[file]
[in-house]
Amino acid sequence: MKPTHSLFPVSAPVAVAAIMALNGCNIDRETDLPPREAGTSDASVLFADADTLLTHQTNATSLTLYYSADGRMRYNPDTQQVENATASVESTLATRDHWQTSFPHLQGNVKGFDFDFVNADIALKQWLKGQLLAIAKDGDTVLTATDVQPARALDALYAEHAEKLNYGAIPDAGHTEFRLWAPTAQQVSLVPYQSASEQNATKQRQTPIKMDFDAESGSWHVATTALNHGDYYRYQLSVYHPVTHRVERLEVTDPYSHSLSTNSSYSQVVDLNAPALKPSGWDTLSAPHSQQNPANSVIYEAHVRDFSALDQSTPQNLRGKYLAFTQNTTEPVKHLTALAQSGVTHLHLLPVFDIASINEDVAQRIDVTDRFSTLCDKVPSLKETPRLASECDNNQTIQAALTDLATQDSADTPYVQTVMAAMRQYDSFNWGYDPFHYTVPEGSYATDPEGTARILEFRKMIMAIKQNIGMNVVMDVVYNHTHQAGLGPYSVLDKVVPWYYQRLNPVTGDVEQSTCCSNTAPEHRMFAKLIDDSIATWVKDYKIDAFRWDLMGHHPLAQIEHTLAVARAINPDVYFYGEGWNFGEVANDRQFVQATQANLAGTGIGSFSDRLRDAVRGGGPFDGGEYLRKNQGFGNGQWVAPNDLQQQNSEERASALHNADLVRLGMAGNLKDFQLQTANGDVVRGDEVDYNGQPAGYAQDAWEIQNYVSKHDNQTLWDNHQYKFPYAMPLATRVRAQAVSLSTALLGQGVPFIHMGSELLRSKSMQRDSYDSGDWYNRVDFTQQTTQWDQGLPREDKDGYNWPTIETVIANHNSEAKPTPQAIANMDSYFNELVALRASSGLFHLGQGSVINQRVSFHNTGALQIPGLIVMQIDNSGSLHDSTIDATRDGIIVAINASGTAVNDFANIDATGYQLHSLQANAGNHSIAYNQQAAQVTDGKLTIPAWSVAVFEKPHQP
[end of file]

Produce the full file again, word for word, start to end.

[in-house]
Amino acid sequence: MKPTHSLFPVSAPVAVAAIMALNGCNIDRETDLPPREAGTSDASVLFADADTLLTHQTNATSLTLYYSADGRMRYNPDTQQVENATASVESTLATRDHWQTSFPHLQGNVKGFDFDFVNADIALKQWLKGQLLAIAKDGDTVLTATDVQPARALDALYAEHAEKLNYGAIPDAGHTEFRLWAPTAQQVSLVPYQSASEQNATKQRQTPIKMDFDAESGSWHVATTALNHGDYYRYQLSVYHPVTHRVERLEVTDPYSHSLSTNSSYSQVVDLNAPALKPSGWDTLSAPHSQQNPANSVIYEAHVRDFSALDQSTPQNLRGKYLAFTQNTTEPVKHLTALAQSGVTHLHLLPVFDIASINEDVAQRIDVTDRFSTLCDKVPSLKETPRLASECDNNQTIQAALTDLATQDSADTPYVQTVMAAMRQYDSFNWGYDPFHYTVPEGSYATDPEGTARILEFRKMIMAIKQNIGMNVVMDVVYNHTHQAGLGPYSVLDKVVPWYYQRLNPVTGDVEQSTCCSNTAPEHRMFAKLIDDSIATWVKDYKIDAFRWDLMGHHPLAQIEHTLAVARAINPDVYFYGEGWNFGEVANDRQFVQATQANLAGTGIGSFSDRLRDAVRGGGPFDGGEYLRKNQGFGNGQWVAPNDLQQQNSEERASALHNADLVRLGMAGNLKDFQLQTANGDVVRGDEVDYNGQPAGYAQDAWEIQNYVSKHDNQTLWDNHQYKFPYAMPLATRVRAQAVSLSTALLGQGVPFIHMGSELLRSKSMQRDSYDSGDWYNRVDFTQQTTQWDQGLPREDKDGYNWPTIETVIANHNSEAKPTPQAIANMDSYFNELVALRASSGLFHLGQGSVINQRVSFHNTGALQIPGLIVMQIDNSGSLHDSTIDATRDGIIVAINASGTAVNDFANIDATGYQLHSLQANAGNHSIAYNQQAAQVTDGKLTIPAWSVAVFEKPHQP